- Defined Benefit Pension: $47,500 (+0.64%)
- Non-Registered Investment Accounts: $190,000 (+2.70%)
- Smith Manoeuvre Investment Account: $137,500 (+1.85%)
- Principal Residence: $309,500 (+0.00%) (purchase price adjusted for inflation annually)
Liabilities: $107,700 (+0.28%)
- Principal Residence Mortgage (readvanceable): $0 (0.00%) (Paid off in 2010!)
- Investment LOC balance: $107,700 (+0.28%)
Total Net Worth: ~$827,300 (+1.47%)
- Started 2013 with Net Worth: $690,400
- Year to Date Gain/Loss: +19.83%
Readers suggested to chart my net worth progress over time. Below are the net worth values since Dec 2006 with data points taken semi annually. If you cannot see the chart, please click here.
- December 2006: $198,500
- June 2007: $254,695
- December 2007: $279,300
- June 2008: $310,483
- December 2008: $309,950 (rough second half)
- June 2009: $355,850
- December 2009: $399,600
- June 2010: $456,910
- December 2010: $505,800
- June 2011: $558,713
- December 2011: $585,228
- June 2012: $631,400
- December 2012: $690,400
- June 2013: $766,300
- December 2013: $827,300
Some quick notes and explanations to net worth questions I get often:
The $4,500 cash are held in chequing accounts to meet the minimum balance so that we pay no fees (accounting for regular bill payments – ie. our credit card bill). Yes, we do hold no fee accounts also, but I find value in having an account with a full service bank as the relationship with a banker has proven useful.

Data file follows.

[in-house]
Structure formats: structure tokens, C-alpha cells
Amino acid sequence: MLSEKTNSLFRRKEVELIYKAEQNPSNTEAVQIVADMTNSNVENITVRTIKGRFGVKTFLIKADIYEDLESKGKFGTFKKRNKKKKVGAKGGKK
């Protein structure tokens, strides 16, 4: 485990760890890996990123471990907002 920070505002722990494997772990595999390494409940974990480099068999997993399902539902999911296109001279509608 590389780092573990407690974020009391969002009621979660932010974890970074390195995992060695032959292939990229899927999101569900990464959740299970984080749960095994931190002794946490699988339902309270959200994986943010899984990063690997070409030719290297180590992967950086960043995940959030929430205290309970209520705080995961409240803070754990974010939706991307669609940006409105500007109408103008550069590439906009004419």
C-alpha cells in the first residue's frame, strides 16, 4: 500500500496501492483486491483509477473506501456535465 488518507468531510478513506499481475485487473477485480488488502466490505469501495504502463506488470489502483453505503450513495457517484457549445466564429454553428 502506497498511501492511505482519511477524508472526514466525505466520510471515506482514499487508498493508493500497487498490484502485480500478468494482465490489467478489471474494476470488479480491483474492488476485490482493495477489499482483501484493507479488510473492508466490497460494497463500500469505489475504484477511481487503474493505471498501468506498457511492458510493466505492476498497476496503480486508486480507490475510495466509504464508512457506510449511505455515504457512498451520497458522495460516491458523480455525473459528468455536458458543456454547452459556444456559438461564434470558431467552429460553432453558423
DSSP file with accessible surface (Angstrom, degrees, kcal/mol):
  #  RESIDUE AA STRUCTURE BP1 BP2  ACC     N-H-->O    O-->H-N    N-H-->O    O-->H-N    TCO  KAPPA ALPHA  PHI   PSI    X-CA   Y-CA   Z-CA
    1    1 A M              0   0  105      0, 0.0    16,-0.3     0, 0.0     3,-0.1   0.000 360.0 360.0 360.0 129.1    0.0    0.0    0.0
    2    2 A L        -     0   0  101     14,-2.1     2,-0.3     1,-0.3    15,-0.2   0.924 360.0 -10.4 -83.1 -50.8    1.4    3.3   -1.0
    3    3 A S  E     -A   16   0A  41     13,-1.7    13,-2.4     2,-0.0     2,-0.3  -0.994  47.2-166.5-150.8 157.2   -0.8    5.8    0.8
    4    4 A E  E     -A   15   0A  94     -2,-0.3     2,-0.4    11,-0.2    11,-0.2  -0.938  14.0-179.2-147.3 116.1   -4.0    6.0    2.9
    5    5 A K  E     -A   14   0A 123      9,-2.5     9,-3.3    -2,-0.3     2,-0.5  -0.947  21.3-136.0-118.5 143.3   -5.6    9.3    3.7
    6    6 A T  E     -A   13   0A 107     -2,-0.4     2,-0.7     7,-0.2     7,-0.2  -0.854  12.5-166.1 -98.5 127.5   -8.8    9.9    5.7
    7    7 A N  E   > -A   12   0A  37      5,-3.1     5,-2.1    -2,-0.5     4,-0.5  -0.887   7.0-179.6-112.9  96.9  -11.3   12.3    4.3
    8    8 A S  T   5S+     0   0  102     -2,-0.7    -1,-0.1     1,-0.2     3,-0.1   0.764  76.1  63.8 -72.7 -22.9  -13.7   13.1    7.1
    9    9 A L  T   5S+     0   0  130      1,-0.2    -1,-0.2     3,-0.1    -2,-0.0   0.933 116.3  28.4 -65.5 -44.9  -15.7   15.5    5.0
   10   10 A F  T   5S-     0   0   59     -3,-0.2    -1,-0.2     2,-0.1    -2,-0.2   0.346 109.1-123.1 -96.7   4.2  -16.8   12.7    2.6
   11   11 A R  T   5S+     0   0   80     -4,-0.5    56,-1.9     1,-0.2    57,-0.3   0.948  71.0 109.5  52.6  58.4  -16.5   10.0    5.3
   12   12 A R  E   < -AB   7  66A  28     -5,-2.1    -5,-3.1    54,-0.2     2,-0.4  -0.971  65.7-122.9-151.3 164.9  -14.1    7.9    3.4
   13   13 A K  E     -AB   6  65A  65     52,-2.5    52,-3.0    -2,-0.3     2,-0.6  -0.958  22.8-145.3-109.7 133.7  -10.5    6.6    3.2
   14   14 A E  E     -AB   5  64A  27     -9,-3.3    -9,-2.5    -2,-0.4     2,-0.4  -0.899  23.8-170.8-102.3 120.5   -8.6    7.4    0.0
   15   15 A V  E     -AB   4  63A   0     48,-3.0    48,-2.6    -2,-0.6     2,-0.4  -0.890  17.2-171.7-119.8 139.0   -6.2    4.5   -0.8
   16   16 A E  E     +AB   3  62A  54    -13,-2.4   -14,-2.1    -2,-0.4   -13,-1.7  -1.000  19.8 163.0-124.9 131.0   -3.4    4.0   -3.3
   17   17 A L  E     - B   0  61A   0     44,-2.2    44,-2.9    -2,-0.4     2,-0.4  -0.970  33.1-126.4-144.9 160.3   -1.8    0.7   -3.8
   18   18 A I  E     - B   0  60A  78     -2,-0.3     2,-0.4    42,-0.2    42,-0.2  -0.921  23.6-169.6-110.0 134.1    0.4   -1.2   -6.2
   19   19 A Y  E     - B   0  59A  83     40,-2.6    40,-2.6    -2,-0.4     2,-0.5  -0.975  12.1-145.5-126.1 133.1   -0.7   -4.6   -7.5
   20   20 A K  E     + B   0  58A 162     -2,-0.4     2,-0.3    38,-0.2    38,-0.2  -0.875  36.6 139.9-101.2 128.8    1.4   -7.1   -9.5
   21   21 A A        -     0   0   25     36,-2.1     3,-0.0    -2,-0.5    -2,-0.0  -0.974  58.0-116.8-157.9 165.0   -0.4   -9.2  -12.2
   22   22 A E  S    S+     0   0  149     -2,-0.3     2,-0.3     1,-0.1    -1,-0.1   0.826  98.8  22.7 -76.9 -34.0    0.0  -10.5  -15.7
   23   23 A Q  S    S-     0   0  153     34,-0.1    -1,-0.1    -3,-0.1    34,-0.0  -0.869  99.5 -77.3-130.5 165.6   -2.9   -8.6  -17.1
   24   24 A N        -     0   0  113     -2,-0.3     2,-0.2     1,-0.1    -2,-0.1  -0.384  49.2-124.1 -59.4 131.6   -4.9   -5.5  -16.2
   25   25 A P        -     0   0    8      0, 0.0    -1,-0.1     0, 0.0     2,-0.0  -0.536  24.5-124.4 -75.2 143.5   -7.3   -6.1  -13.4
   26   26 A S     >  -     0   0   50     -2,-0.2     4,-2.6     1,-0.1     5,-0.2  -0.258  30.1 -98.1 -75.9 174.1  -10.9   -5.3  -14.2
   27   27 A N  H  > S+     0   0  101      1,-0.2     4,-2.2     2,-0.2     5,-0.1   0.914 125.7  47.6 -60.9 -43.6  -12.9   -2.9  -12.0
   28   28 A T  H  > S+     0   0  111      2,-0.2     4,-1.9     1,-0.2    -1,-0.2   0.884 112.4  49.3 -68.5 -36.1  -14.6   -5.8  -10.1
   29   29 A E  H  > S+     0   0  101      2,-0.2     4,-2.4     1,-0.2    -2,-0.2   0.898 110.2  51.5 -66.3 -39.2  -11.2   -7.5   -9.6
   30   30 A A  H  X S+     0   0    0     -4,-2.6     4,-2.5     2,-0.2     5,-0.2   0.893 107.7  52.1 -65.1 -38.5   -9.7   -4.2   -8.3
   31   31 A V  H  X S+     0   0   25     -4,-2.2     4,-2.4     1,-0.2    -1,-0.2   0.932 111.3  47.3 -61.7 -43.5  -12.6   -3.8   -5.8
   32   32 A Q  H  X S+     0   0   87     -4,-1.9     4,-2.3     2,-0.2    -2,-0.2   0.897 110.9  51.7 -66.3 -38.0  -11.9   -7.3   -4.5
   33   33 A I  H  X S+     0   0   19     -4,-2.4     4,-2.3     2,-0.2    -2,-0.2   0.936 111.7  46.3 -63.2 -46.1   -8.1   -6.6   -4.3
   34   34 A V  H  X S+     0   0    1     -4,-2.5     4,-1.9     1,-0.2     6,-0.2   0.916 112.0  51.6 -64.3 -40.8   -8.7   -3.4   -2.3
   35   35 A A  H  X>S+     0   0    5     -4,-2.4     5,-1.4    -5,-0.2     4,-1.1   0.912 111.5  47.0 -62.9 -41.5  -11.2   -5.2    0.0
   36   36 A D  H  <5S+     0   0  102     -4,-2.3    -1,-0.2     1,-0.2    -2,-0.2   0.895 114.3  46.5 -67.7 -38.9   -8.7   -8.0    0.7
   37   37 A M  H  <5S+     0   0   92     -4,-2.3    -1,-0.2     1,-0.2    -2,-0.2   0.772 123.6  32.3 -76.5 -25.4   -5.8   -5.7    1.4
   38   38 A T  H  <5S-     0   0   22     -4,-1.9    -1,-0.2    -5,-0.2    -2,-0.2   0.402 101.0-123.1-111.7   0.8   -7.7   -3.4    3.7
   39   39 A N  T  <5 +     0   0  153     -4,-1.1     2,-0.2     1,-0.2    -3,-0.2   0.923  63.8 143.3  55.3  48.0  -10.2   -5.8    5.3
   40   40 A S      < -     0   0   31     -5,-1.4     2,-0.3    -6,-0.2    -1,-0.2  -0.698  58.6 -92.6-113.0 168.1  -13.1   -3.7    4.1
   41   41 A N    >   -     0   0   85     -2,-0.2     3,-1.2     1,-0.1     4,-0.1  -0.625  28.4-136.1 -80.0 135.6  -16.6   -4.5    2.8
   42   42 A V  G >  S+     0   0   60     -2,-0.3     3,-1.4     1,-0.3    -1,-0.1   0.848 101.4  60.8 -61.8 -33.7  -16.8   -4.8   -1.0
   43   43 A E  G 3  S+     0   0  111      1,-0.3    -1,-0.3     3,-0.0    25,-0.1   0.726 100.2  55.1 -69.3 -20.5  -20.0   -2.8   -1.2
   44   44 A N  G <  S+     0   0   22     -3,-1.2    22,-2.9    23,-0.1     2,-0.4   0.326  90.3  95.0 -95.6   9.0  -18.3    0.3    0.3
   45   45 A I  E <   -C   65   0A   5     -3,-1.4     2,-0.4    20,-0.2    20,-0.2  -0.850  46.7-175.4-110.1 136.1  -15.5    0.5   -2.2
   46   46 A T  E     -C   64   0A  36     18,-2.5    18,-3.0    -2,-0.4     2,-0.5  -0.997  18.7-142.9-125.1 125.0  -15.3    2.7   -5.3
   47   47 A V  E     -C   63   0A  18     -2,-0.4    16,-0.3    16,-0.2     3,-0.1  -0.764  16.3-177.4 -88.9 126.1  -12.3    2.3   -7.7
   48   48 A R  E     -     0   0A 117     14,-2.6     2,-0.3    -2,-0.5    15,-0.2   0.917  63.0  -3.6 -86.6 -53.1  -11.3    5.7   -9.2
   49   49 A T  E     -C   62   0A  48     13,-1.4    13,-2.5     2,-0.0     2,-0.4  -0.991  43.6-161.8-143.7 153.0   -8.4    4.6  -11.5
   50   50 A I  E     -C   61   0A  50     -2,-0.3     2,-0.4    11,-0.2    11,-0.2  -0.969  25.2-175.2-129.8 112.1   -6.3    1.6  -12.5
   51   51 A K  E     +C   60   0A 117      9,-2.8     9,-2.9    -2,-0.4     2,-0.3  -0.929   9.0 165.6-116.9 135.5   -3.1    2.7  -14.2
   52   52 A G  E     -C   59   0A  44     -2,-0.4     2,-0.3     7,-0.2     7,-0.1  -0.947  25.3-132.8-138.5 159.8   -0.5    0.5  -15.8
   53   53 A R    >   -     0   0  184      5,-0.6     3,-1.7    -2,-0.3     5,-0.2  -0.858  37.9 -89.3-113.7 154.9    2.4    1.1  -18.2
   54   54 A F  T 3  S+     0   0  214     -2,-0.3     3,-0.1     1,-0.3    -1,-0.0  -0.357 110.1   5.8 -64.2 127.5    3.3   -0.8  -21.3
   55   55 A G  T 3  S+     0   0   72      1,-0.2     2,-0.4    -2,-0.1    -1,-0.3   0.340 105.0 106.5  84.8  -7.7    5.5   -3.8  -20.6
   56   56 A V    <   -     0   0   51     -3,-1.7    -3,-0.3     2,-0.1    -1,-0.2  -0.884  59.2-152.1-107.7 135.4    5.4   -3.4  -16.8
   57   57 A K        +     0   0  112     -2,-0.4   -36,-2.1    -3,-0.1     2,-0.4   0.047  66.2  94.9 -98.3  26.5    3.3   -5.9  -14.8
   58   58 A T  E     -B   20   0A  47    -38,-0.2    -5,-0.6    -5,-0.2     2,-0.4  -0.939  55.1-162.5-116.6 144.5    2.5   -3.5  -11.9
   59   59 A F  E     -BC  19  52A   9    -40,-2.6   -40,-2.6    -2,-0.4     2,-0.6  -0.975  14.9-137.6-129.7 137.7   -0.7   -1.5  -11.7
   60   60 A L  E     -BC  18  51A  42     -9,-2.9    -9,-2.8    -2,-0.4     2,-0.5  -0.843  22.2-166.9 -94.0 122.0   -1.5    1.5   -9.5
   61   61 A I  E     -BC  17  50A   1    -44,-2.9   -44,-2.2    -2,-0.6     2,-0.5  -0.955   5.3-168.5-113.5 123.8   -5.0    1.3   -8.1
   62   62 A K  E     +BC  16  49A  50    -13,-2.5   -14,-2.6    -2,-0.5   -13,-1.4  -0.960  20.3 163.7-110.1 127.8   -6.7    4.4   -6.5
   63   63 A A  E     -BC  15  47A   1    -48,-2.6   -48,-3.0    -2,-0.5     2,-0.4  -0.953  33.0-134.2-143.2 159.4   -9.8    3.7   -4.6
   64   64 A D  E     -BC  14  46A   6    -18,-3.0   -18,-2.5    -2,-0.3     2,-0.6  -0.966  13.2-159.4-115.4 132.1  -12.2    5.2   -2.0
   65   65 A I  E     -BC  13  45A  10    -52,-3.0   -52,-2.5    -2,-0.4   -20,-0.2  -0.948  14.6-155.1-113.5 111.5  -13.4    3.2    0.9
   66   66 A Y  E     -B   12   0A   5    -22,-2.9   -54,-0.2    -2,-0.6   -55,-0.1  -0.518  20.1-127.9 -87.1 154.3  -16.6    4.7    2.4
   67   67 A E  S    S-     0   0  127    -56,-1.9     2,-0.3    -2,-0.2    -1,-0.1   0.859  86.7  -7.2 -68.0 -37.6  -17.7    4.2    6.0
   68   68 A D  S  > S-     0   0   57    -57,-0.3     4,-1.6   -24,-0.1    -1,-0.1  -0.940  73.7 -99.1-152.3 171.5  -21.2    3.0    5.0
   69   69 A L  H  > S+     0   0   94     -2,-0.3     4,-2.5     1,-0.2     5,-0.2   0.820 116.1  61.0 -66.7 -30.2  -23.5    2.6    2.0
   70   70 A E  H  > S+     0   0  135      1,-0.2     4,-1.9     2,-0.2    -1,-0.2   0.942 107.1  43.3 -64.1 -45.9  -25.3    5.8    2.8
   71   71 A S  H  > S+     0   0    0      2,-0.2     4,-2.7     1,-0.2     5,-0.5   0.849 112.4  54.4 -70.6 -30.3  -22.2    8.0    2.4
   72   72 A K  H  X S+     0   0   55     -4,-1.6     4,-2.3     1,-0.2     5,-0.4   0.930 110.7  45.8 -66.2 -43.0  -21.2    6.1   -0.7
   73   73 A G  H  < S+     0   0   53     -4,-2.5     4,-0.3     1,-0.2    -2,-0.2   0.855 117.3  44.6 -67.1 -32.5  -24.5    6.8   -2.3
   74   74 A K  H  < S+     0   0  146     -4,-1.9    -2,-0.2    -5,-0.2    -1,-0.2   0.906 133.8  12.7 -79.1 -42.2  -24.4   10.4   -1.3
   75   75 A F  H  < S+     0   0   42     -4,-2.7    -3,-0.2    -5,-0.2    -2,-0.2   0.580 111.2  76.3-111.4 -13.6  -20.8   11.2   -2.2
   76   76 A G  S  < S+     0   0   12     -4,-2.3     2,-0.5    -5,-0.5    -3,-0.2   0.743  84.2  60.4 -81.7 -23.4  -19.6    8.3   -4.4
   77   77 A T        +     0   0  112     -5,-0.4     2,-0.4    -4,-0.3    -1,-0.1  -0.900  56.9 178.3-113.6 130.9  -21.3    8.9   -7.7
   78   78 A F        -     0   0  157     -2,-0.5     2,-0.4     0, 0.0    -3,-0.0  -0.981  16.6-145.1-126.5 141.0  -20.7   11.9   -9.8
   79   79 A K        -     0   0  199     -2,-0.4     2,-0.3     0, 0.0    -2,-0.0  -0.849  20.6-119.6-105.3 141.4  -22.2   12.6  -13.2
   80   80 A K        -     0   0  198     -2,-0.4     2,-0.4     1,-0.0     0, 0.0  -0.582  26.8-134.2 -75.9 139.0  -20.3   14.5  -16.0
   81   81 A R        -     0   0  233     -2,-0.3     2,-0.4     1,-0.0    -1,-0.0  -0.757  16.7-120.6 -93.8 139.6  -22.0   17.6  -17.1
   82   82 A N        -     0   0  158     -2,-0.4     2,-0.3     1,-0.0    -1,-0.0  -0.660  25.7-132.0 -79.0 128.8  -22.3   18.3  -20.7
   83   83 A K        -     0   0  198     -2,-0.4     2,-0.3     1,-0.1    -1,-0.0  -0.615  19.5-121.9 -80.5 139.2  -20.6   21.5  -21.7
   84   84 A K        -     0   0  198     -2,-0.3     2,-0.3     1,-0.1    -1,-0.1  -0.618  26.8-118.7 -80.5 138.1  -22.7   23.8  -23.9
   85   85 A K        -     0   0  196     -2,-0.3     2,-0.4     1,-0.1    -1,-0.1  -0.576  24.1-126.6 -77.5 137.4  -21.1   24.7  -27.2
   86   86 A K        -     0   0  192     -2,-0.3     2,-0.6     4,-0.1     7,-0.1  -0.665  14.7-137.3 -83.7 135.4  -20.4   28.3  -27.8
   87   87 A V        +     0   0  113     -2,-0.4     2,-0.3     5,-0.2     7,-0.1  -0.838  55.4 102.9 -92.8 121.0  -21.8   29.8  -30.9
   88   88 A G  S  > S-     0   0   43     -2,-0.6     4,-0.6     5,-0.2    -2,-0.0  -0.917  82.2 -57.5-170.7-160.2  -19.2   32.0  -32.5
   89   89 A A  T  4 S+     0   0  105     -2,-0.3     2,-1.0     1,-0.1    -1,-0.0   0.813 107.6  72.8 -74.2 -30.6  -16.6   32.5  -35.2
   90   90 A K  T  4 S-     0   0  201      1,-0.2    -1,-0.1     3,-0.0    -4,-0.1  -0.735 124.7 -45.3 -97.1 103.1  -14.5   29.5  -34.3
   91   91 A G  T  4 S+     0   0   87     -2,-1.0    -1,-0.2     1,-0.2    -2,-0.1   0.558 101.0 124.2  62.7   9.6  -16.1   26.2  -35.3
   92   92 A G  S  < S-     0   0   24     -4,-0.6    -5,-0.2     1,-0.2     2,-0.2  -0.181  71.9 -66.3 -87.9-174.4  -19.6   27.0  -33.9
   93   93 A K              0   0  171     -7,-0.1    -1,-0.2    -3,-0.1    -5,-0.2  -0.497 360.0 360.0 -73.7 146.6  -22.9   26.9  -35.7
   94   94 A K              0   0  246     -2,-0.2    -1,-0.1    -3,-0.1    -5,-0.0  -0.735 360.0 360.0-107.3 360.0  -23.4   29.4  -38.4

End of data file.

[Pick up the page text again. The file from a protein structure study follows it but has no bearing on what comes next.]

Our savings accounts are held with PC Financial and ING Direct. We usually hold a fair bit of cash in case “something” comes up. The “something” can be anything that requires cash such as an investment opportunity that requires quick cash or maybe an emergency car/home repair. We also need cash to cover any future tax liabilities.
Where Does the Savings Come From?
We don’t live a lavish lifestyle (how we save money), and we do not carry a mortgage or any other bad debt. The only debt we have is an investment loan (which pays for itself), so we end up pocketing a majority of our earnings. Our earnings come from salaries, private business income (via dividends to shareholders), and eligible dividends from publicly traded companies.
Our real estate holdings consist of a primary residence and REITs
plus a rental property. The value of the principal residence remains valued at the purchase price (+inflation) despite significant appreciation in the local real estate market.
The pension amount listed above is the value of both of our defined benefit pension plans. I basically take the semi annual statement and add the contribution amounts (not including employer matching) on a monthly basis. The commuted value of the pensions are not included in the statements as they are difficult to estimate.
Updated 2013 – My wife has recently changed her job position which has resulted in switching from a defined benefit plan to a defined contribution plan. This amount will be added to the RRSP totals going forward.
Stock Broker Accounts
Another common question is which discount broker do I use? We actually have accounts with multiple institutions. I’m hoping to reduce the number of accounts that we hold in the near future. Here is a review of some of the more popular online stock brokers.
Have a Happy, Safe and Prosperous New Year!If you would like to read more articles like this, you can sign up for my free newsletter service below (we will not spam you).